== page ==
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Severe open subtalar dislocations. Long-term results.

Goldner, J L; Poletti, S C; Gates, H S 3rd; Richardson, W J

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Fifteen adolescents and adults were assessed an average of eighteen years after a type-III open subtalar dislocation. There were ten lateral and five medial dislocations. Associated injuries included ten injuries of the tibial nerve, seven of which were complicated by causalgia; five ruptures of the posterior tibial tendon; five lacerations of the posterior tibial artery; twelve articular fractures involving the subtalar joint; three articular fractures of the talonavicular joint; three fractures of the talar dome; and three malleolar fractures. Osteonecrosis of the body of the talus was found in five of the fifteen patients. It was treated with a triple arthrodesis in all five patients, one of whom had a subsequent conversion to a pantalar arthrodesis. Subtalar arthrodesis was done, because of post-traumatic osteoarthrosis, in two other patients. On functional assessment at the long-term follow-up examination, all patients reported some pain in the ankle, nine had difficulty climbing stairs, fourteen had difficulty walking on uneven surfaces, and eleven wore modified shoes. The patients who had had a tarsal arthrodesis returned to their pre-injury occupation or to a less strenuous job. Four patients who had persistent causalgia did not return to work. We concluded that open subtalar dislocation is a distinctly severe injury and that only fair functional and poor anatomical results can be expected in most patients.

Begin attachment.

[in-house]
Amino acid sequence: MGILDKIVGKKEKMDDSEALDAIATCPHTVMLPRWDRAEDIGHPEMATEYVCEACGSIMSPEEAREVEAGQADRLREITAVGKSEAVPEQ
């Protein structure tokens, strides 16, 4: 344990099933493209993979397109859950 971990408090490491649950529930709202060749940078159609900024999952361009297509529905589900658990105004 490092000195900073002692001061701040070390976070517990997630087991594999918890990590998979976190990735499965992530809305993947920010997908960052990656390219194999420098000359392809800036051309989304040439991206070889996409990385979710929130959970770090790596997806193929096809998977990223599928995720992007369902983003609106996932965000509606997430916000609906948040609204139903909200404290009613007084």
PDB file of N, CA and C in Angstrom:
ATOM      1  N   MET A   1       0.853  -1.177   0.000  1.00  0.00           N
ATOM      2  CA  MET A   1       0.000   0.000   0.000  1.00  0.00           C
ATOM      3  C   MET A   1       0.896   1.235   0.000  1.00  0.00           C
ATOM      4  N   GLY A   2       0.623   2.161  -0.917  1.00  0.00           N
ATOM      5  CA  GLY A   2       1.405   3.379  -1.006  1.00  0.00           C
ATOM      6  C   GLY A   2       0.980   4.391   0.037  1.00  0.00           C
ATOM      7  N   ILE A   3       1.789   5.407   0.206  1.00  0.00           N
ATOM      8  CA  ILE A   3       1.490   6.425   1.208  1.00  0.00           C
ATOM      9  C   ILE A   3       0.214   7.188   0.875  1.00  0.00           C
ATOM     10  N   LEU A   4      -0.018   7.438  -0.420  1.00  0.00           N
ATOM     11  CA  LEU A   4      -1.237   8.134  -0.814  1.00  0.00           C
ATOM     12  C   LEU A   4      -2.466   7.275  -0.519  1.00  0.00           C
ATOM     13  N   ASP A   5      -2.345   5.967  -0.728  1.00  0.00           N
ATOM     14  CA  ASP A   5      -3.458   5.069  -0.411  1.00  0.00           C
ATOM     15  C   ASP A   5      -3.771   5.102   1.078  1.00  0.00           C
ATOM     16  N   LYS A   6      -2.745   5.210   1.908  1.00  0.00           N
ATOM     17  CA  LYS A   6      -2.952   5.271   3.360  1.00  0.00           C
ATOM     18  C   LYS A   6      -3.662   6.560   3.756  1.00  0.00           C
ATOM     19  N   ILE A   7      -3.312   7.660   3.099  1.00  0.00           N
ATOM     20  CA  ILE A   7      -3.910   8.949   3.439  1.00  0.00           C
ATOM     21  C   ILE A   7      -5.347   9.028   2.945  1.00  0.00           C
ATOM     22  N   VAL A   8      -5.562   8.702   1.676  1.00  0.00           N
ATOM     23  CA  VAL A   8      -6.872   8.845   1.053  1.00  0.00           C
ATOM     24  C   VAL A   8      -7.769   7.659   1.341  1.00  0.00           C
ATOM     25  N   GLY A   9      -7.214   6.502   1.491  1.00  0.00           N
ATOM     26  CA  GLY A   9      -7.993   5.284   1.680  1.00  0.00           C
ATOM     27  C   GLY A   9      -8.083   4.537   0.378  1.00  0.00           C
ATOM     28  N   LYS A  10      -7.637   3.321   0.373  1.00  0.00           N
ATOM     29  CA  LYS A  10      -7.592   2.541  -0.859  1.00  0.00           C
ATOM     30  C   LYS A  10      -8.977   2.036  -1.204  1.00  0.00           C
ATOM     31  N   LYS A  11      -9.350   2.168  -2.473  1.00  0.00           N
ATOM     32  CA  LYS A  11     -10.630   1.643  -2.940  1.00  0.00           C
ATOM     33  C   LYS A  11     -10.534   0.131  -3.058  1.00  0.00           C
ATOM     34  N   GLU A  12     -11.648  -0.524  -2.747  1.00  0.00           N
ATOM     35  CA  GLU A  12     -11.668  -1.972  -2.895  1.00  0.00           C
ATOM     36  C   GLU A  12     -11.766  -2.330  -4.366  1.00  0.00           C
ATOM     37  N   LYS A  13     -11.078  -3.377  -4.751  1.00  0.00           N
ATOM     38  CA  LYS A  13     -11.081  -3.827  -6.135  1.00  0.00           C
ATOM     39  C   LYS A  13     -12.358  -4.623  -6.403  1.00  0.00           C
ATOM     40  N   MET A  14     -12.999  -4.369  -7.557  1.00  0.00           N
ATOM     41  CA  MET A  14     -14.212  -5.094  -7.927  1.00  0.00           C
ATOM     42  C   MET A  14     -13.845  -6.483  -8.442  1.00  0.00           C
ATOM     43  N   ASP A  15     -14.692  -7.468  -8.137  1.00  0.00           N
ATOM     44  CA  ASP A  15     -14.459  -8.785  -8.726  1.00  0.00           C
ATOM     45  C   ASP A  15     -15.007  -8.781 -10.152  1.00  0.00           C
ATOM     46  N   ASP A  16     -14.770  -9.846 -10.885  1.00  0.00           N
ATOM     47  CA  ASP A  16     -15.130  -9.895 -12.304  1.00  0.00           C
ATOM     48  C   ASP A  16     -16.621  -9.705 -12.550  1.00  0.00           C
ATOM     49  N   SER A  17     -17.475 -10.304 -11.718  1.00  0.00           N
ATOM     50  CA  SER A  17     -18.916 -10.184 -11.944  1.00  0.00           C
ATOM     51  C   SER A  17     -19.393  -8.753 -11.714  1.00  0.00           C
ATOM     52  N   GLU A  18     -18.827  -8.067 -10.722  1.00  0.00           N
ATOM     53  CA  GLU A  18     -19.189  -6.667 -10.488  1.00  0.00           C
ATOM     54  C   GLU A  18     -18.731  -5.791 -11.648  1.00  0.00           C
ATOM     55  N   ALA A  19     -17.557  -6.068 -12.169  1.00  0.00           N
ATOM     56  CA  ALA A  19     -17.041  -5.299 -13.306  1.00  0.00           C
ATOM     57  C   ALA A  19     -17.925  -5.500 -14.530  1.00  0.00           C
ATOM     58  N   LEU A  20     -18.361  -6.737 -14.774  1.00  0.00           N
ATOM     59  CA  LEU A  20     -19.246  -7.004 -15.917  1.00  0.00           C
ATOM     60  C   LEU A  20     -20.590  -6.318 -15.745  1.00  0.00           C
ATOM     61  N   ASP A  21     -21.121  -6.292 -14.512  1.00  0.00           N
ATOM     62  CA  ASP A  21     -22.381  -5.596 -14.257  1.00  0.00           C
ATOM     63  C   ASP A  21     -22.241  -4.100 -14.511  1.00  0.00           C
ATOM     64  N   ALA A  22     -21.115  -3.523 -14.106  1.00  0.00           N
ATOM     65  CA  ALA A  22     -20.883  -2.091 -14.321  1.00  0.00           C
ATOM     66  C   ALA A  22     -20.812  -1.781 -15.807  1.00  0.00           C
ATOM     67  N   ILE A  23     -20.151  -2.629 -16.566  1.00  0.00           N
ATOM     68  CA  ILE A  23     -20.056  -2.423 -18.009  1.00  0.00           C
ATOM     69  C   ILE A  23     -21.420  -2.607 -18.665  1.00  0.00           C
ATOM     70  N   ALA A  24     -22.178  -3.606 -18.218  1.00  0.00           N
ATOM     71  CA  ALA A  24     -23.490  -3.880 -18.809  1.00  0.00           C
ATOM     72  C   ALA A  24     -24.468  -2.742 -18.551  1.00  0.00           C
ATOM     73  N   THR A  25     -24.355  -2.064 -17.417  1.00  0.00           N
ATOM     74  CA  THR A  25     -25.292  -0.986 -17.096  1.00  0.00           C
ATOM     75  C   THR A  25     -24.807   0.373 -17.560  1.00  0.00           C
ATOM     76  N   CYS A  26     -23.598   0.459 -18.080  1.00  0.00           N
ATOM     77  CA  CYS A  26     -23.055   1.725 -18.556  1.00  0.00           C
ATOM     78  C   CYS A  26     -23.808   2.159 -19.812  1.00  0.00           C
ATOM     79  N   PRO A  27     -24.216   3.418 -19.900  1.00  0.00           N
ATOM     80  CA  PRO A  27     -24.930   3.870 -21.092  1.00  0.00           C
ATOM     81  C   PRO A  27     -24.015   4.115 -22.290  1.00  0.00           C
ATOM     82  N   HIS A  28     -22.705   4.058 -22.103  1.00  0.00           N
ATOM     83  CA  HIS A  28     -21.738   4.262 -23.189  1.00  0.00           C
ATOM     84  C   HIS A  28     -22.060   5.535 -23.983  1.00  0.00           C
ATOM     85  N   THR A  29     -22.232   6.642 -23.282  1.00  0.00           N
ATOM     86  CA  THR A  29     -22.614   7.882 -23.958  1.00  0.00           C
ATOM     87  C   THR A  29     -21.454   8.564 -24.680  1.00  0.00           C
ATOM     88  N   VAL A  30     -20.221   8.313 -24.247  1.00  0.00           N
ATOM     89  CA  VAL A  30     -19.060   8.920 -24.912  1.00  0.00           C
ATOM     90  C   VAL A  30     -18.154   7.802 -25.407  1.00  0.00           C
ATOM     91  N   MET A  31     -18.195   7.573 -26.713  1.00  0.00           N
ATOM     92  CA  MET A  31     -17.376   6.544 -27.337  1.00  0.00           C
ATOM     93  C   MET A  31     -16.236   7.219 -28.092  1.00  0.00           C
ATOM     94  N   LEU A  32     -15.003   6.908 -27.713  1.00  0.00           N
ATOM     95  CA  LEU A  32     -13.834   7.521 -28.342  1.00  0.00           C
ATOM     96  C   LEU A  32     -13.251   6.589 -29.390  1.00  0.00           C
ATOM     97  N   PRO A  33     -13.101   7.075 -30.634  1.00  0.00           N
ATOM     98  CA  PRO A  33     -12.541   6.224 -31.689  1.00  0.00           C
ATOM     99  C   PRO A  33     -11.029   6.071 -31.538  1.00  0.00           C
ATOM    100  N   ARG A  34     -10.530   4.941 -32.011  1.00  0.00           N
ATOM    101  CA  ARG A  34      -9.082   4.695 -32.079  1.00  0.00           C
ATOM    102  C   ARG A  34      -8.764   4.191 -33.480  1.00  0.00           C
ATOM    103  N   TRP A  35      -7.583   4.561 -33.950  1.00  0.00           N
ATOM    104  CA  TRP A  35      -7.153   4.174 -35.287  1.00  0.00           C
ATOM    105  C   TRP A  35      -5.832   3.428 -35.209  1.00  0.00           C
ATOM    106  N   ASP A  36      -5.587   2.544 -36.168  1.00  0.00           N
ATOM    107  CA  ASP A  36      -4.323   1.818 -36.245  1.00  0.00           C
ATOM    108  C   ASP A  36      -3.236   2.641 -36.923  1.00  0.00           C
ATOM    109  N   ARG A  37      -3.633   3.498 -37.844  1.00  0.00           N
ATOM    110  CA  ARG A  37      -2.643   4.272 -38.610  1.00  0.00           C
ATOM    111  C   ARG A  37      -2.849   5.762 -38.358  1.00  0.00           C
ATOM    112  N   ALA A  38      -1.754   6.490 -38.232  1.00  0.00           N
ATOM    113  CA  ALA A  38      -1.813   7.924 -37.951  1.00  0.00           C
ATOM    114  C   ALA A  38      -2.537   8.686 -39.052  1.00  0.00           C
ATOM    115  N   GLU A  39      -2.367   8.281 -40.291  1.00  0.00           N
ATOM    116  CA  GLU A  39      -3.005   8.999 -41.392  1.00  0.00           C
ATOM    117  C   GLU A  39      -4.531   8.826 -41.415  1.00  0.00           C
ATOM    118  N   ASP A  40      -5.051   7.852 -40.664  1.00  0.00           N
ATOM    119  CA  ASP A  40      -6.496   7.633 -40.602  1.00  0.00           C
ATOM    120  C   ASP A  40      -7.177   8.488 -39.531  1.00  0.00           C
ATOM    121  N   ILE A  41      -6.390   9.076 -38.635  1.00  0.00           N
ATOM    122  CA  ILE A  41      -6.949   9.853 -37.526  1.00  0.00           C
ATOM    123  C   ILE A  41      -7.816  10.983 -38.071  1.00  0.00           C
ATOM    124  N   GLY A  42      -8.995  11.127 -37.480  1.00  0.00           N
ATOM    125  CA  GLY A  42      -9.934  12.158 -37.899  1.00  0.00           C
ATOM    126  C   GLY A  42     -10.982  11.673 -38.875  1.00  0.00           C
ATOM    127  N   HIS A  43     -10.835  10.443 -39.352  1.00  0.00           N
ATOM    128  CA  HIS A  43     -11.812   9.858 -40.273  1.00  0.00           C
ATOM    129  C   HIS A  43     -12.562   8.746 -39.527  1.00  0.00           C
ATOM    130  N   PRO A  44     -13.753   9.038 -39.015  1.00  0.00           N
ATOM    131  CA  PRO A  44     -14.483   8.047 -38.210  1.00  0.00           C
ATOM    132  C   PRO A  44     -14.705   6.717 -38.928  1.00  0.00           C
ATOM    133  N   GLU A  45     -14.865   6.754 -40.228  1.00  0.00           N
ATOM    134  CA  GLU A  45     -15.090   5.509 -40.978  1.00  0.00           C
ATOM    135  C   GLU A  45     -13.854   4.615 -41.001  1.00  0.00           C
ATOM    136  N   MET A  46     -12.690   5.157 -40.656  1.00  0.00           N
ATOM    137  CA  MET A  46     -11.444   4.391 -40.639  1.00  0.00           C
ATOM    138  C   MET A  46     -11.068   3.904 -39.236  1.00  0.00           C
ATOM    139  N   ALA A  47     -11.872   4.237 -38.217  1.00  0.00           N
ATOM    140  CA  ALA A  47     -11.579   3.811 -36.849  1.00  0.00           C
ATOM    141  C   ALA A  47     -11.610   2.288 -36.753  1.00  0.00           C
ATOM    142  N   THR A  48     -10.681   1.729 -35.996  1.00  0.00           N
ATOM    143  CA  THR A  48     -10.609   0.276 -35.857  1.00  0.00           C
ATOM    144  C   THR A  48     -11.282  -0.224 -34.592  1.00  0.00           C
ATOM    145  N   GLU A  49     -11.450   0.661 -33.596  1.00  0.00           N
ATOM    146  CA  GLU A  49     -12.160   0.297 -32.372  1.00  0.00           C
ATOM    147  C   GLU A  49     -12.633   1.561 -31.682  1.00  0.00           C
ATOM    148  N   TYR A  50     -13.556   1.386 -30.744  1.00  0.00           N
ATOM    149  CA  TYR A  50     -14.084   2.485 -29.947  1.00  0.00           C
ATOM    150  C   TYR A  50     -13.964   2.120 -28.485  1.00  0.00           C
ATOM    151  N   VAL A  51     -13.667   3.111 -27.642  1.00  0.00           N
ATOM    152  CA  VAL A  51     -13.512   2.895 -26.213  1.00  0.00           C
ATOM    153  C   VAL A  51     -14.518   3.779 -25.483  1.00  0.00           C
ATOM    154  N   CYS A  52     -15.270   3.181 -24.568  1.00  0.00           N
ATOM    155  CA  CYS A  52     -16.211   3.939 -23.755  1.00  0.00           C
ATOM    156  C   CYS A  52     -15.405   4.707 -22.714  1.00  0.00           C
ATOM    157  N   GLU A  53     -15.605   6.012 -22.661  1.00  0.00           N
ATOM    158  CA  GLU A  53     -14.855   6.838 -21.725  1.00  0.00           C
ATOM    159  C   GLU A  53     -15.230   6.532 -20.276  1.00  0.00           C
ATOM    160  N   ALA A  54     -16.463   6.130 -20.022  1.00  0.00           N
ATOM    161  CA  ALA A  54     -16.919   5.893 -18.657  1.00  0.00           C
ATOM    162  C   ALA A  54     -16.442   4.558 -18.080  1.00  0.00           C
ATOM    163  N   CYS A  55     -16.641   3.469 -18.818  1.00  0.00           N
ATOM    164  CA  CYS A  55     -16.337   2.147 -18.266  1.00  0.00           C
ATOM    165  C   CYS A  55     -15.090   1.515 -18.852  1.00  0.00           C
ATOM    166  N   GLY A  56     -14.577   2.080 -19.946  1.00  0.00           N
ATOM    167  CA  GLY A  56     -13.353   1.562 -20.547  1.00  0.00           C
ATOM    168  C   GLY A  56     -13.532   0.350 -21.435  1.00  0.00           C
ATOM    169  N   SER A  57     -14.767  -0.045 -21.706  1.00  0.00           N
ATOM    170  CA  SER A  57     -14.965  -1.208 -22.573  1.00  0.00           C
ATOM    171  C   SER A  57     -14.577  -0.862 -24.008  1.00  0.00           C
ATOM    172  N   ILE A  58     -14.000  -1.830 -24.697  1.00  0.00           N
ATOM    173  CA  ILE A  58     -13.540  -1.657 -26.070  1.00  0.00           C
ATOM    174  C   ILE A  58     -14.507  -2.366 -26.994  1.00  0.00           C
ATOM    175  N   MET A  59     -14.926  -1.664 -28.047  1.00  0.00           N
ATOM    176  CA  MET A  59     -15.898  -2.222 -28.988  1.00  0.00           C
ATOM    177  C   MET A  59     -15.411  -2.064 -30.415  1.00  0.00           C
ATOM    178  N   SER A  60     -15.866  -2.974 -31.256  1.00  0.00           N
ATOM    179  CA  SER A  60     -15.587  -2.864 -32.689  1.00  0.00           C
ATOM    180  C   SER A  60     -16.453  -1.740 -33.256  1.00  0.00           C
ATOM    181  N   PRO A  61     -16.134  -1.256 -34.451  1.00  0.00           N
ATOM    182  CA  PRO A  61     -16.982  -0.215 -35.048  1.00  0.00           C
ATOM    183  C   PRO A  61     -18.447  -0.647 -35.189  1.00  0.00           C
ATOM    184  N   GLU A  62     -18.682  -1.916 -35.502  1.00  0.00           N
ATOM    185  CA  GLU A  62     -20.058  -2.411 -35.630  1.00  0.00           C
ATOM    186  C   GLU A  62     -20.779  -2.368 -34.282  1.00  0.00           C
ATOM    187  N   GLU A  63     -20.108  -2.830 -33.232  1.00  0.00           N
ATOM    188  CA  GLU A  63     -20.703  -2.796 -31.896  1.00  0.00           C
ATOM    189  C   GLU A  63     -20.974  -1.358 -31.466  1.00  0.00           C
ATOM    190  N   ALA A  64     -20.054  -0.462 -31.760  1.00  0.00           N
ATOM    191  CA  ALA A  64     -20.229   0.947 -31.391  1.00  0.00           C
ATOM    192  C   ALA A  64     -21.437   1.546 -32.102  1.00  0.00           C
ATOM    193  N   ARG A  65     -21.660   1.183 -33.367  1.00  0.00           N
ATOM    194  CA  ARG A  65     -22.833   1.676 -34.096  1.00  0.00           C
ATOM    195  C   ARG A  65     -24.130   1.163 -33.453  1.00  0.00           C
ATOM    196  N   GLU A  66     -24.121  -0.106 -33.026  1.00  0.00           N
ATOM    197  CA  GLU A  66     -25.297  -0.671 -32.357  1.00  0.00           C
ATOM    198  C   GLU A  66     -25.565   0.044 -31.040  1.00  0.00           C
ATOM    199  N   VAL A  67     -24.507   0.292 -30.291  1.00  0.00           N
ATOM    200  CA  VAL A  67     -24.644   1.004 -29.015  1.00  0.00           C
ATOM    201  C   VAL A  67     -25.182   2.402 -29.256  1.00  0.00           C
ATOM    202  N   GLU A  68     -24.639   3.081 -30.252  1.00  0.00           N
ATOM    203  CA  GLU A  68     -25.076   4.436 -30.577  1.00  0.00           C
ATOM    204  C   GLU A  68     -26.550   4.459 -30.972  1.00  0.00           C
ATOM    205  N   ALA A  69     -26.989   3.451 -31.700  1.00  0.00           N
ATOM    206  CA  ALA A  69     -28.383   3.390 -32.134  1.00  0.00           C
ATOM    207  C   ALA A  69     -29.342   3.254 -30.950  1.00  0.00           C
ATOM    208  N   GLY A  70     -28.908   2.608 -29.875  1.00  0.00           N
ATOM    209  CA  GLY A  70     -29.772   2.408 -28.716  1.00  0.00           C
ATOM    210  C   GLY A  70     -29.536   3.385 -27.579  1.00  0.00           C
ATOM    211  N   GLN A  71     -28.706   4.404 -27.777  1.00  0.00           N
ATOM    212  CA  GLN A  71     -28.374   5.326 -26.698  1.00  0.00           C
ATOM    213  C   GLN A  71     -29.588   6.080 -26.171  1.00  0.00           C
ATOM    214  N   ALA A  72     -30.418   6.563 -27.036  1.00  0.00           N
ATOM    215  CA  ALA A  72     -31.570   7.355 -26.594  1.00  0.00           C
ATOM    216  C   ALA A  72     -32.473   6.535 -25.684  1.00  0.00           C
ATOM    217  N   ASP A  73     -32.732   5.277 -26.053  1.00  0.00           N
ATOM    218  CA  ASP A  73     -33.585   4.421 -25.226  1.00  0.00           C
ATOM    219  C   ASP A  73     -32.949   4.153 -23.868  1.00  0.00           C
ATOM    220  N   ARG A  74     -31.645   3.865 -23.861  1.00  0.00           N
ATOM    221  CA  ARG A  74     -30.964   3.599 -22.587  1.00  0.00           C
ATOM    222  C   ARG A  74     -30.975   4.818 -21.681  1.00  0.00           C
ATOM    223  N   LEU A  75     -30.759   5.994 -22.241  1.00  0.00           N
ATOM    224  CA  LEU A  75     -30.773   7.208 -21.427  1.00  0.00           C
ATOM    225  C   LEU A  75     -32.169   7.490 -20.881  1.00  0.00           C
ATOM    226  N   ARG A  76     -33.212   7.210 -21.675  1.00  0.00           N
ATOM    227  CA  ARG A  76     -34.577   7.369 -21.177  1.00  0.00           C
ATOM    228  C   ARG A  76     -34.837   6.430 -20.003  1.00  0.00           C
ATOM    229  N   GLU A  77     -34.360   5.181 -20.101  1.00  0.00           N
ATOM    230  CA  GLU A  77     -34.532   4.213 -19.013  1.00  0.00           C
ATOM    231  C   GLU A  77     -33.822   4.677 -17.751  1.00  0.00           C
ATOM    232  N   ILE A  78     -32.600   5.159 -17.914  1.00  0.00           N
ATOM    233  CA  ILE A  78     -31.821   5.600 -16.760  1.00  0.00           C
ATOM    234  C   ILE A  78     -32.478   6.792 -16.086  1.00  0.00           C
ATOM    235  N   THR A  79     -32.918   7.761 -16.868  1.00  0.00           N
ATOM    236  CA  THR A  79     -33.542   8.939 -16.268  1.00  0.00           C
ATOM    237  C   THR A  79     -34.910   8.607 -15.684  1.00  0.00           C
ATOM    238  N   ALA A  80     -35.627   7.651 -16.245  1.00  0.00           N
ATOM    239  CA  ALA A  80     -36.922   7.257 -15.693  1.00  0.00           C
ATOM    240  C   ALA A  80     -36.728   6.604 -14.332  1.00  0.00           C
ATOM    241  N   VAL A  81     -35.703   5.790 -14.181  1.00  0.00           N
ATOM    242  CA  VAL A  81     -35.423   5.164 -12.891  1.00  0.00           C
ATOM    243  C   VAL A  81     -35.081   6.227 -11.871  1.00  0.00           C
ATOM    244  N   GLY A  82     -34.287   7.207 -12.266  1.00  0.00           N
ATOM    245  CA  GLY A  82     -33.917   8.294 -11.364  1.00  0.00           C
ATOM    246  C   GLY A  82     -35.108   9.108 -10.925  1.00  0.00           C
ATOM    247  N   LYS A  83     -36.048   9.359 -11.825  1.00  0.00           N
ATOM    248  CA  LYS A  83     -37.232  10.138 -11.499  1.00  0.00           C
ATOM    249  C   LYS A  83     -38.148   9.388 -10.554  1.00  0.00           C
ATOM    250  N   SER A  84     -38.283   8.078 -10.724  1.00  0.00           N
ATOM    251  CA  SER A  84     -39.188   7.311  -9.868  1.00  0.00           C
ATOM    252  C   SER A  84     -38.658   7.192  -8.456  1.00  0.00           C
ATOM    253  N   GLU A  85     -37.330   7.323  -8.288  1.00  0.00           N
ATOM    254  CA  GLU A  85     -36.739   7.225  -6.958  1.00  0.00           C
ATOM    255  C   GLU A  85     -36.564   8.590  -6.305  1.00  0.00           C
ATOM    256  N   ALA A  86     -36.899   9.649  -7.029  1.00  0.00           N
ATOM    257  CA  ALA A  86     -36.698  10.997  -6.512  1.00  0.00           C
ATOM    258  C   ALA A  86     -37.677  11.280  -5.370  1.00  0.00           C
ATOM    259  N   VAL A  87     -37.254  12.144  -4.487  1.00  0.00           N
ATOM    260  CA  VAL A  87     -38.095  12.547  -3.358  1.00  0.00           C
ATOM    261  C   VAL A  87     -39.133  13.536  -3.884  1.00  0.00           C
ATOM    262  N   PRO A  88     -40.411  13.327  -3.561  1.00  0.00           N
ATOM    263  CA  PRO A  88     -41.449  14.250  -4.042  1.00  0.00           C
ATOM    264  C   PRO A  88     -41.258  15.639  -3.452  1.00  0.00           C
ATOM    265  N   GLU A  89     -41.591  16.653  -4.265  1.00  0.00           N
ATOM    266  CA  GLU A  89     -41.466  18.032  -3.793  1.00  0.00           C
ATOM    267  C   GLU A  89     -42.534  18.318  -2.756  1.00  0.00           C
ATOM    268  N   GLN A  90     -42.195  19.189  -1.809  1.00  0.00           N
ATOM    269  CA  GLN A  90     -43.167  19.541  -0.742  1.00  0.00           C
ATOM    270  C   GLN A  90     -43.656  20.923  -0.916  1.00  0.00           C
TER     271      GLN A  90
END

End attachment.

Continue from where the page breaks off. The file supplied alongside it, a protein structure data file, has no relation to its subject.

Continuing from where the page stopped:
Division of Orthopaedic Surgery, Duke University School of Medicine, Durham, North Carolina 27710, USA.

Copyright © 1995 by The Journal of Bone and Joint Surgery, Incorporated
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